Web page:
n (= moral beliefs) → éthique f
a code of ethics → un code d'éthique medical ethics
npl (= morality) → moralité f


sing (= study, system)Ethik f
pl (= morality)Moral f; the ethics of abortiondie moralischen or ethischen Aspekte plder Abtreibung


[ˈɛθɪks] n (sg, study) → etica; (pl, principles, system) → morale f


(ˈeθiks) noun singular
the study or the science of morals.
noun plural
rules or principles of behaviour.
ˈethical adjective
1. of or concerning morals, justice or duty.
2. (negative unethical) morally right.
ˈethically adverb


n. ética, normas y principios que gobiernan la conducta profesional.
References in classic literature ?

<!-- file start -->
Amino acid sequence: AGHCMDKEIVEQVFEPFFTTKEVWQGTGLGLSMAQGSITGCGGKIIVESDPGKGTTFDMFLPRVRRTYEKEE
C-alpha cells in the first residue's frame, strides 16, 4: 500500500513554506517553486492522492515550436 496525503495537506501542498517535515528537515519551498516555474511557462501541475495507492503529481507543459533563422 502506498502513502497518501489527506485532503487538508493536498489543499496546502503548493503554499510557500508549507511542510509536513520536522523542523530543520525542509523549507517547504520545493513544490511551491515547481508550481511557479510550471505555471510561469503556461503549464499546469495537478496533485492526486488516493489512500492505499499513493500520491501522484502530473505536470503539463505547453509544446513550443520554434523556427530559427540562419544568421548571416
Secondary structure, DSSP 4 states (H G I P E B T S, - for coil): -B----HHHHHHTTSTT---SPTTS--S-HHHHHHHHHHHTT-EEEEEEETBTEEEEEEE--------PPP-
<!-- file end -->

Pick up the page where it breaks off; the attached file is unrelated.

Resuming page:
Certain moral philosophers, with a due disdain of the flimsy foundations of human pride, have shown that every man is equally descended from a million of ancestors, within a given number of generations; thereby demonstrating that no prince exists who does not participate in the blood of some beggar, or any beggar who does not share in the blood of princes.
To confirm her argument, Moschella cites Religious Upbringing and the Costs of Freedom: Personal and Philosophical Essays, edited by Peter Caws and Stefani Jones (2010), a book of recollections by liberal moral philosophers about their own more authoritarian childhoods, which, far from showing that such upbringing is fatal to autonomy, even suggests that, paradoxically, authority forms the sort of strong individuals who are capable of resisting it.
Many moral philosophers tend to construe the aims of ethics as the interpretation and critique of "commonsense morality.